Towards the beginning of the year (February 2000), StorageReview.com was proud to bring readers the world's first reviews on two highly anticipated drives: the Quantum Atlas 10k II and the Seagate Cheetah 36LP. An interesting contrast exists in the time it took these two units to reach the general market. Seagate, for its part, managed to fill channels with the 36LP in less than a month after our review. Quantum, on the other hand, experienced considerable delay. On June 1st, the company issued a press release announcing "volume shipment" of the drive. Even so, as evidenced by threads in the SR Discussion Forum, eager potential purchasers can't find the drive for sale at any of their favorite retailers. Hopefully we'll see it soon.
A couple months ago, a representative from Seagate remarked that the Cheetah 36LP figures in our database looked a bit low when compared to its smaller brother, the Cheetah 18XL. Pre-release firmware was the suspect according to the rep, 36LP's possessing "release" firmware should be the fastest of the 4th generation Seagate 10k units. This claim perplexed me a bit. As outlined in our 18XL review, Seagate took great pains to explain that the 18XL's physically lighter actuator should result in faster-than-36LP operation. Nevertheless, we took Seagate up on the offer for a retest- SR readers should always have access to the most accurate and most current performance figures around.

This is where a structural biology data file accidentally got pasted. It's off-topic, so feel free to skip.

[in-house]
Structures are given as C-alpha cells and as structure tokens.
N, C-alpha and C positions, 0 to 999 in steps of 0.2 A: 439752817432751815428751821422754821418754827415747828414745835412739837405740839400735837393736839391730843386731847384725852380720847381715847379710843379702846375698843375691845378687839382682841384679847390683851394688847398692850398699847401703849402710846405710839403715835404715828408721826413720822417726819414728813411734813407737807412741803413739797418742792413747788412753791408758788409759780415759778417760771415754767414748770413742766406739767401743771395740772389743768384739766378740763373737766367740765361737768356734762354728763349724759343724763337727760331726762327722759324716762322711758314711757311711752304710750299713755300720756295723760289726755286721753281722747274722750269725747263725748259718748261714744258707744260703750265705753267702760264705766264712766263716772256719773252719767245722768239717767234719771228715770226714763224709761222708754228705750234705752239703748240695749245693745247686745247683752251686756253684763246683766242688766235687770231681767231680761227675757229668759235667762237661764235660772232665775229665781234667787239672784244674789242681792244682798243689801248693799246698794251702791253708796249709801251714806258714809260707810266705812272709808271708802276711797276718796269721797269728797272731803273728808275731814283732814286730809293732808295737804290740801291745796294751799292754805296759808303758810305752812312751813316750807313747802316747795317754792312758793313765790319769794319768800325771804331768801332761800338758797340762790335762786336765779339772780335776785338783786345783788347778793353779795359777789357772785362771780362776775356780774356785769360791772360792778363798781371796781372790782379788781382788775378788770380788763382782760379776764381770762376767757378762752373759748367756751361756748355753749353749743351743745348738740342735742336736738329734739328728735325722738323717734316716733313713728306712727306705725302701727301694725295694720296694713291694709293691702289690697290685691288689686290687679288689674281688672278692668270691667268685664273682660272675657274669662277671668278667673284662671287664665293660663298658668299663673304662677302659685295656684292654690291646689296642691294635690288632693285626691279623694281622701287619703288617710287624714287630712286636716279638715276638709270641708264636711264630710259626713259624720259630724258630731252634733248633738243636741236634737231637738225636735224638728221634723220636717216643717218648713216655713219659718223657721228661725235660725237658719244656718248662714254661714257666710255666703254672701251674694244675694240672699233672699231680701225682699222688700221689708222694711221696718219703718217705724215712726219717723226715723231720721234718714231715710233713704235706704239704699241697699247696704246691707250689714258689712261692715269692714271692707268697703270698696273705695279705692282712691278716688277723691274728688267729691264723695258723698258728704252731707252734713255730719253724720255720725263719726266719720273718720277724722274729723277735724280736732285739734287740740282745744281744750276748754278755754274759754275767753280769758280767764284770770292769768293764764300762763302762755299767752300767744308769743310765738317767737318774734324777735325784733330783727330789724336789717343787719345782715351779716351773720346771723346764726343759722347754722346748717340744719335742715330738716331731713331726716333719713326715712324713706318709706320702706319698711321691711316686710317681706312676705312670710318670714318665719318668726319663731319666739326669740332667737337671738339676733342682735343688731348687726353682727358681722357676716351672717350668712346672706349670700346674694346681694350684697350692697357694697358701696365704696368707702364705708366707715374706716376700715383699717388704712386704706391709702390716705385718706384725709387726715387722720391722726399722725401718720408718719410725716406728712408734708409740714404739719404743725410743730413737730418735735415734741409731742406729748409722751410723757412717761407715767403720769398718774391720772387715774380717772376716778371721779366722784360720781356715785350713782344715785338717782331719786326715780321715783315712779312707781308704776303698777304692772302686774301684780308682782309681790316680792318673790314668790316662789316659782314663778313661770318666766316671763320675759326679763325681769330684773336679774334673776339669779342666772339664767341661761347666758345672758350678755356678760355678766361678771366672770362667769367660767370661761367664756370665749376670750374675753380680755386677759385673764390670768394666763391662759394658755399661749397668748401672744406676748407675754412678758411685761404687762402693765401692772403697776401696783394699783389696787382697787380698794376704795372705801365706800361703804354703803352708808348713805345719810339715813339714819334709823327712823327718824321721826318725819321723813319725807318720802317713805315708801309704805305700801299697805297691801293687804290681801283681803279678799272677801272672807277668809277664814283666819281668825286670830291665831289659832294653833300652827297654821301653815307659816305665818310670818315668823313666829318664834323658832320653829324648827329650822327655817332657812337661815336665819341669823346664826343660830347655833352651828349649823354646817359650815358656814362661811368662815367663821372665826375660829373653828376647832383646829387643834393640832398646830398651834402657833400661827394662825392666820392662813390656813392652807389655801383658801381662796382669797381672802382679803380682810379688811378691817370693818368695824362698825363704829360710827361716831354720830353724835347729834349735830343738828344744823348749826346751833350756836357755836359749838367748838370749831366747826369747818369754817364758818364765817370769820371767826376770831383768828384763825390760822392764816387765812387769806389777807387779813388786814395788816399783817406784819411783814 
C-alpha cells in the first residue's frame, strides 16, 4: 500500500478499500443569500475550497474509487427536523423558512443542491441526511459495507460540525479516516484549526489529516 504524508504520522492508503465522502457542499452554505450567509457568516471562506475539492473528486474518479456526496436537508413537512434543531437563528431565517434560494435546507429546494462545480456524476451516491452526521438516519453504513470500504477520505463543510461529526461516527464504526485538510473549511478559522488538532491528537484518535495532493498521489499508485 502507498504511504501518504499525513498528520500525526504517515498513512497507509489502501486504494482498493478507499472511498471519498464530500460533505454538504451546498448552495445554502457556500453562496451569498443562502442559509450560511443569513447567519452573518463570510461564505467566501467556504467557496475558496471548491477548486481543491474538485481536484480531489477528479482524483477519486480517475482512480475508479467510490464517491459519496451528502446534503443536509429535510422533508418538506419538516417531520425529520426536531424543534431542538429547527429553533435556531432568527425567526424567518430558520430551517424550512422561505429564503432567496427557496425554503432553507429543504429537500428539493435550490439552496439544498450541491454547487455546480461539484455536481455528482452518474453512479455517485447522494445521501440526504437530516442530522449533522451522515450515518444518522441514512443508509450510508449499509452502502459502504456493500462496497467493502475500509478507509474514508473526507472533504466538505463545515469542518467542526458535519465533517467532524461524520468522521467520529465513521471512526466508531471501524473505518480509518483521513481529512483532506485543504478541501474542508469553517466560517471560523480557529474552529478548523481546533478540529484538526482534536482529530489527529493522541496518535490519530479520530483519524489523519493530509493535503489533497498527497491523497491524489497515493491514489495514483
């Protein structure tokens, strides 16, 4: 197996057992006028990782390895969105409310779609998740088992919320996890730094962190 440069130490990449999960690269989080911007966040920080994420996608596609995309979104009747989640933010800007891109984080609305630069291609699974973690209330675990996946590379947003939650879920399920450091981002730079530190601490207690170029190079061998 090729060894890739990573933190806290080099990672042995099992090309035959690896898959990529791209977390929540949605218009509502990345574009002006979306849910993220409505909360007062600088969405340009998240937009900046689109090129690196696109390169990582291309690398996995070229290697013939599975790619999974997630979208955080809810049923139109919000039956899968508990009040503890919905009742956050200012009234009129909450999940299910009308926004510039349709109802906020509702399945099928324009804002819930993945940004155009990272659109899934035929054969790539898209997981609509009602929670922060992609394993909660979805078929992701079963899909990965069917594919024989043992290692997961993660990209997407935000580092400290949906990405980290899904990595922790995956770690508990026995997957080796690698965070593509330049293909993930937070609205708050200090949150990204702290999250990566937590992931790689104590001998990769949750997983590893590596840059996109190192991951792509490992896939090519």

As we witnessed the increasing delay in the Atlas 10k II's general availability, it became clear that we should also ask Quantum if they'd like to ship SR a unit with revised firmware for additional evaluation. After all, our initial review (preview??) hit the street over three months before the firm's announcement of volume shipments. Quantum complied by sending us another 10k II.
In this follow-up article, we're going to take a look at how each revised drive compares to its pre-release form. And, for good measure, we'll stack them up head-to-head to see which comes out on top . Both units feature 10,000 RPM spindle speeds, representing the pinnacle of nearly four years of development. When it comes to claimed specifications, however, Quantum's drive impresses. The Atlas specs out with a 4.7 millisecond seek time compared to the 5.2 milliseconds claimed by the Cheetah. Quantum crams 36 gigs of data onto five 7.3 GB platters rather than Seagate's six 6.1 GB disks. Finally, the 10k II features hefty 8 meg buffer; Seagate's unit provides just 4 megs. Both units, of course, are backed by a five year warranty.
Our original Cheetah 36LP possessed firmware revision 0001. The unit tested here features revision 0003. Similarly, the original Atlas 10k II's firmware was D620 vs. the newer unit's DA40. Let's turn to the figures and examine exactly what revised firmware brings to the table.